Occupy Christmas

International Day of Action – December 25

Archive for the ‘Police and Military’ Category

Police are members of the 99%.

1% Rule. 99% Serve.

Posted by troublemaker on January 20, 2012

Recently someone presented the idea that the Occupy / 99% movement was somehow anti-military. Although the movement contains members with diverse views, the central concept of the Occupy / 99% movement supports the men and women of the military as they are part of the growing populous movement. This is on top of ridiculous rumors which insist that members of Congress and their families do not have to repay Student Loans that Congress can retire on full pay after just one term, and other unfounded accusations to heighten the differences between the ruling and serving class.

Make no mistake; there are clear differences between the ruling and serving classes. There really is a 99% and a 1%; however the exaggerated claims detract from the facts of the matter. To explain, we will compare and contrast factual information about serving in the U.S. Military and ruling in the U.S. Congress. As a result, they distract from the core message behind the Occupy Movement. In abstract, that core message is that a democracy should be beholding to the people it serves rather than the greed of a select few.

U.S. Congress

Entrance Salary – $174,000.00 (About 10 times U.S. Military)

Student Loans – Congressional staffers may have a significant portion of their student loans forgiven ($60,000 in the House and $40,000 in the Senate) in exchange for a term of service.

Pension – Can draw pension after five years if they are over the age of 62, after twenty years if they are between the ages of 50 and 62, at any age if they serve twenty five years. Pensions can be as high as 80%. (1)

U.S. Military

Entrance Salary – $17,892.00 (About 1/10th that of Congress) (2)

Student Loans – Depending on the branch, there is between $10,000.00 and $65,000.00) available in annual payments of $1,500.00, but only if this is arranged before joining the military, only with specific commitments, and only for specific training / educational requirements. In other words, if you choose the right education, the right branch, and the military is hurting for people with your education; the military will repay a $60,000.00 student loan over the course of 20 years.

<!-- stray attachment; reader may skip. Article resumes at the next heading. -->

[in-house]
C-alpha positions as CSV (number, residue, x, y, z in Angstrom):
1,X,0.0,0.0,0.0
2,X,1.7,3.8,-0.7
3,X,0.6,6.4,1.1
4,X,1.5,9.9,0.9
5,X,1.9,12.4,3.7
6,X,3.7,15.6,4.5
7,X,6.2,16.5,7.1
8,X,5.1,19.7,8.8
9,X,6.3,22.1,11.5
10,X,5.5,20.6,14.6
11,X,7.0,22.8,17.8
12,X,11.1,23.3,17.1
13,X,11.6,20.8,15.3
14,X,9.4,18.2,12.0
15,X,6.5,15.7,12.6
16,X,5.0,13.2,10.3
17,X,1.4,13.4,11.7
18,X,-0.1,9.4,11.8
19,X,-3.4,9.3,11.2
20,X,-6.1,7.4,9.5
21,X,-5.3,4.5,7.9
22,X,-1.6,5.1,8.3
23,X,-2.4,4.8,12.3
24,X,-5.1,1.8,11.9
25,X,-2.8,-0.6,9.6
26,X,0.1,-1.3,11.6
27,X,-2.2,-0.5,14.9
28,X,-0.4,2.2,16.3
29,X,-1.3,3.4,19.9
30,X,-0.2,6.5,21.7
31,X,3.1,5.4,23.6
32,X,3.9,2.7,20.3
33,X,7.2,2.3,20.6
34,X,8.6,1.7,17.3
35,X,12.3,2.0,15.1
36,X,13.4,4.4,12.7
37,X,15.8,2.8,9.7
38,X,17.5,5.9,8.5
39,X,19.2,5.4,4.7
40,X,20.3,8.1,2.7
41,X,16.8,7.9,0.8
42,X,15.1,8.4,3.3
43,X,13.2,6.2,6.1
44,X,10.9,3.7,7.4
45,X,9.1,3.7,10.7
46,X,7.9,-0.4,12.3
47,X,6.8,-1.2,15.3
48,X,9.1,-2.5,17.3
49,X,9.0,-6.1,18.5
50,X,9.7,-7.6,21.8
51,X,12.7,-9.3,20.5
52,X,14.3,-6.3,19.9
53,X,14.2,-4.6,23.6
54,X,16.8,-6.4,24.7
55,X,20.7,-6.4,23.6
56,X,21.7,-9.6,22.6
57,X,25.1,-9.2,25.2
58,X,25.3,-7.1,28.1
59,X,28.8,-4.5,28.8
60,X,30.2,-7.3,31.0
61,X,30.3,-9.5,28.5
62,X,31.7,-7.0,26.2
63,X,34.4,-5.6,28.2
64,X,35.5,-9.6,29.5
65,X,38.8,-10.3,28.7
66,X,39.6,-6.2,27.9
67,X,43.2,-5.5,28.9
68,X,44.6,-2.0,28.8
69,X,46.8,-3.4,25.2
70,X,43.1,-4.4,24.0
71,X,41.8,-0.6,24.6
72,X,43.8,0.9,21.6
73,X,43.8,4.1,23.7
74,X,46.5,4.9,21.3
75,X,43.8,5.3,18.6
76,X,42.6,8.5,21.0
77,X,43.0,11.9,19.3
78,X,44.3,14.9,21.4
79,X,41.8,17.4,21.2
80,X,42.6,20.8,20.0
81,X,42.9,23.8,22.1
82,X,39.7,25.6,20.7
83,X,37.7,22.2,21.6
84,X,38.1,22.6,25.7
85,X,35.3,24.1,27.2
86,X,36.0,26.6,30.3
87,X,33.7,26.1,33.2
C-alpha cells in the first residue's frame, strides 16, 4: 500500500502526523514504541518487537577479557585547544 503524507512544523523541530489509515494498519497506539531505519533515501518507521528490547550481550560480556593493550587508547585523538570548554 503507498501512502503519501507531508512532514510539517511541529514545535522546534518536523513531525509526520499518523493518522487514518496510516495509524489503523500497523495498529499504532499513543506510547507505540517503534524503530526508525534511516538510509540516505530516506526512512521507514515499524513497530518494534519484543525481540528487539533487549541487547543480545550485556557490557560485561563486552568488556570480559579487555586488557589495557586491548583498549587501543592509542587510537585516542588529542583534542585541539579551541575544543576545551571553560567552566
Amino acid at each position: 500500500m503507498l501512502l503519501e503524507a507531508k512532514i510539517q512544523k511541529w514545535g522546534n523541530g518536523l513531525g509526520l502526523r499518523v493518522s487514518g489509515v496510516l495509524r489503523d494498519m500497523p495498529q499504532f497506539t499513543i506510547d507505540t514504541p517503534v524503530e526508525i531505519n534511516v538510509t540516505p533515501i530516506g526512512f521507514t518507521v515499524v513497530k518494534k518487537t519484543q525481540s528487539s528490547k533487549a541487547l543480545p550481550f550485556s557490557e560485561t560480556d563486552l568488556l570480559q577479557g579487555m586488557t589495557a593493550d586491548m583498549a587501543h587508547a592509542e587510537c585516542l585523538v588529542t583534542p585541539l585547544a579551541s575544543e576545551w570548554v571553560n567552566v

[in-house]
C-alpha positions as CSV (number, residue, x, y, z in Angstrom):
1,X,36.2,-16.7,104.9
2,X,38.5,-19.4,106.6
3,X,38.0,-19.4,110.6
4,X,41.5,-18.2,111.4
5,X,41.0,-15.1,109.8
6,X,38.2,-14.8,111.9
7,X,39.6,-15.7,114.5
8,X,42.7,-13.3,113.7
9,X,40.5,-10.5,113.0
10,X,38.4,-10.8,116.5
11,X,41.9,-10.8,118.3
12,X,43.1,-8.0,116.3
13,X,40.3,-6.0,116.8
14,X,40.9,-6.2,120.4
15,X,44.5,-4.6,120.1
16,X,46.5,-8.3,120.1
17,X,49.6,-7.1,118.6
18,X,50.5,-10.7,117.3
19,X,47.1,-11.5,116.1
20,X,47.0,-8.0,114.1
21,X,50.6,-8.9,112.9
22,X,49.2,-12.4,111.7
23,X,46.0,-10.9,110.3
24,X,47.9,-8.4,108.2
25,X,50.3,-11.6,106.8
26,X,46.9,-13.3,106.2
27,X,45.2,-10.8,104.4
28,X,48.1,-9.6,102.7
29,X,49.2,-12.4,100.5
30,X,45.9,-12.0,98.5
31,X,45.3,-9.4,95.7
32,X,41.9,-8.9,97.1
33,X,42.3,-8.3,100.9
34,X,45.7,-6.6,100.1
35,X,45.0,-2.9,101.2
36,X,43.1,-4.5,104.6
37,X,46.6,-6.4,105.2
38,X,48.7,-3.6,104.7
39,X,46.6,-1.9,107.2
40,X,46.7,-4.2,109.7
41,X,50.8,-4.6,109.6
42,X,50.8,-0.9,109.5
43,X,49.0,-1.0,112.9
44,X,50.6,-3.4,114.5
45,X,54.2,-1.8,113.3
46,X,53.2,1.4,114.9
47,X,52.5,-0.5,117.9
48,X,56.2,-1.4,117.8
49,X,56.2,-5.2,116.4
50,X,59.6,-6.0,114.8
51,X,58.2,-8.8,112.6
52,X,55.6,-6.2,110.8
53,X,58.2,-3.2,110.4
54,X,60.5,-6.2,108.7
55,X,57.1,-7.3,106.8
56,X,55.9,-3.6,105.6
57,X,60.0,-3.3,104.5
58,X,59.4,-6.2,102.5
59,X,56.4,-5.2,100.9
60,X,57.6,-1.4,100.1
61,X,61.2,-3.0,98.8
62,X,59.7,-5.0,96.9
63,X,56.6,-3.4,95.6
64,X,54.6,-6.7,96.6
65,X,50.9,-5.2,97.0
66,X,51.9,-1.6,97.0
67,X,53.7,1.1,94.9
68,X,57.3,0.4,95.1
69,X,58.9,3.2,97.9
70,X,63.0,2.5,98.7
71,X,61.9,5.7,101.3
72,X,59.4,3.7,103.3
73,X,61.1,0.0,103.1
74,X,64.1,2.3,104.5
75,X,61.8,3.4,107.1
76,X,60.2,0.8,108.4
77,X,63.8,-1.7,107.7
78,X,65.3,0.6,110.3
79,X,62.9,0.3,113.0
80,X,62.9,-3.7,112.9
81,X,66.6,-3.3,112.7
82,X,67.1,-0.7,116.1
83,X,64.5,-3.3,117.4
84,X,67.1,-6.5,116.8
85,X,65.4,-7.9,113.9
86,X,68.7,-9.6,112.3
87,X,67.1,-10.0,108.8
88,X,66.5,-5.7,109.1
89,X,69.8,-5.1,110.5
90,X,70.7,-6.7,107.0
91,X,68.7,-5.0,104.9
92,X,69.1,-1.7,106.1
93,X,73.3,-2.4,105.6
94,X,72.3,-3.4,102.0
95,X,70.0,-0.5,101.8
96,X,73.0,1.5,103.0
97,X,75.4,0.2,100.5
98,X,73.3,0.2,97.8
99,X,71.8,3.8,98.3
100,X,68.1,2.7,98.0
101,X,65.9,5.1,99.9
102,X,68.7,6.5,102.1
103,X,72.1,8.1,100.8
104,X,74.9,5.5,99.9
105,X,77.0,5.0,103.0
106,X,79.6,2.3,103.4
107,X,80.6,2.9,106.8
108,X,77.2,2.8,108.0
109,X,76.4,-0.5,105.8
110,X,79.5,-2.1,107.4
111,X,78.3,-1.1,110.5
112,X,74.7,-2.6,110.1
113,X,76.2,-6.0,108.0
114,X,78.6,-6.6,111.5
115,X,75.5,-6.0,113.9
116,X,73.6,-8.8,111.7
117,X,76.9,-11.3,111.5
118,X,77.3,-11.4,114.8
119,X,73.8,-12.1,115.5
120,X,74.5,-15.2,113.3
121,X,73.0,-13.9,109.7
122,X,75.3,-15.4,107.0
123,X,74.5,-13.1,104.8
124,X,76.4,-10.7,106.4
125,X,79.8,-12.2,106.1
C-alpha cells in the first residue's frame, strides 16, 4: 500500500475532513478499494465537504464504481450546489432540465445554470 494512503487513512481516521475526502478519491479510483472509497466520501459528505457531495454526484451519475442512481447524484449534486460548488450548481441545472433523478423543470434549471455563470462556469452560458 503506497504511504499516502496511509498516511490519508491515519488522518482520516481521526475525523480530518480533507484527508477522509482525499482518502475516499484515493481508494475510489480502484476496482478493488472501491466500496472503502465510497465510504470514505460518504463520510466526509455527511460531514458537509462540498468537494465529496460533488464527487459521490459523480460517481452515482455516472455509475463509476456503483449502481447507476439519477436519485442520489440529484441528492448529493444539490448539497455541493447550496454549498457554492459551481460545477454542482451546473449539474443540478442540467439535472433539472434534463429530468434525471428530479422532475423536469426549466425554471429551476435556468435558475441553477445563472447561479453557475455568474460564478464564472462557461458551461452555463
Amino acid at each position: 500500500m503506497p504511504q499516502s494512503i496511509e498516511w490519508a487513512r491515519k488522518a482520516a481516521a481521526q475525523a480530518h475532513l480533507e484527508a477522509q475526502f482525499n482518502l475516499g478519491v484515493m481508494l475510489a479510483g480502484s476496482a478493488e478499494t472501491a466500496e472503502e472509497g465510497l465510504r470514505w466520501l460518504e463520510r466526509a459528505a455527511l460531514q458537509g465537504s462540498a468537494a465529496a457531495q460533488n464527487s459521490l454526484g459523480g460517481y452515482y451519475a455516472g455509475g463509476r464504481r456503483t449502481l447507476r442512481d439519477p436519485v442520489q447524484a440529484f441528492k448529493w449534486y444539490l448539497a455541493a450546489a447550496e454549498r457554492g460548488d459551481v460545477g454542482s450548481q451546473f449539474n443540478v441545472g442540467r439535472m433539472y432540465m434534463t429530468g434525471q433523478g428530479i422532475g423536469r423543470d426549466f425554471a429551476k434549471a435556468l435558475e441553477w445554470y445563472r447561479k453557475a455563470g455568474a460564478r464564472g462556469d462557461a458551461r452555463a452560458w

Pension – 50% of base pay after 20 years, 2.5% increase per additional year, up to a total of 75%. (3) No matter how many years a person serves in the military, it is not possible to reach the 80% available to members of Congress.

U.S. Citizen (Per Census (4))

Per Capita income: $27,041.00 (average individual)

Average Household Income: $50,221


$174,000.00 might not seem like an outrageously high salary for a member of Congress. $17,892.00 might not seem like an outrageously low salary for an inexperienced teenager fresh out of highschool. But the issue of actual pay is not in question. What is in question is the difference in pay between those who claim to serve (Congress / 1%) and those who actually do serve (the military / 99%).

During their first year, a Congressman / woman earns almost 10 times what a soldier does in his or her first year. That amount is roughly 6 ½ times the average income of a U.S. Citizen or about 3 ½ times the average combined household incomes. Even without considering the fact that most of Congress was wealthy before being elected to their positions, one has to ask how it is that we can expect these men and women to represent the interests of the 99% when they so clearly are not part of the 99%.

If the United States is truly a country of the people, by the people, and for the people; Congress will agree to accept no more than the average individual income and agree to pay military members no less than that same amount. Congress should also agree to accept no better pension or other benefits than the average U.S. Citizen and offer no less to members of the military.



  1. http://usgovinfo.about.com/od/uscongress/a/congresspay.htm
  2. http://usmilitary.about.com/od/militarypaycharts/a/2012basepayenlisted.htm
  3. http://usmilitary.about.com/cs/generalpay/a/retirementpay.htm

Posted in Police and Military | Leave a Comment »

Midnight Slaughter – Portland, Oregon

Posted by troublemaker on November 12, 2011

On orders from Mayor Sam Adams (1%), Portland Police (99%) plan to turn a peaceful protest into a violent confrontation this weekend.  Despite police stating Occupy Portland “has been peaceful since it began over a month ago”(1), Mayor Sam Adams claims he must protect the people from poor sanitation by ordering almost certain violence.  Make no mistake.  This is not a parent threatening to spank a child if he or she does not clean his or her room.  Police will likely be armed with live ammunition because reports have been circulated that protesters are arming themselves with spiked clubs and other makeshift weapons(1).

“The statement from Portland police came a day after Portland Mayor Sam Adams, citing sanitation and safety concerns, gave demonstrators until 12:01 a.m. on Sunday to clear out their tents.” (1)

As police have been clear that Occupy Portland has been a peaceful assembly, if Portland police enforce the order of Mayor Sam Adams to end the protest, it seems police will be violating not only Oregon law, but US and International law and convention.  Yes, there are sanitation and safety concerns with any large gathering, however the applicable right to freedom of speech and freedom of assembly make no mention of those rights being null and void when they are inconvenient for government.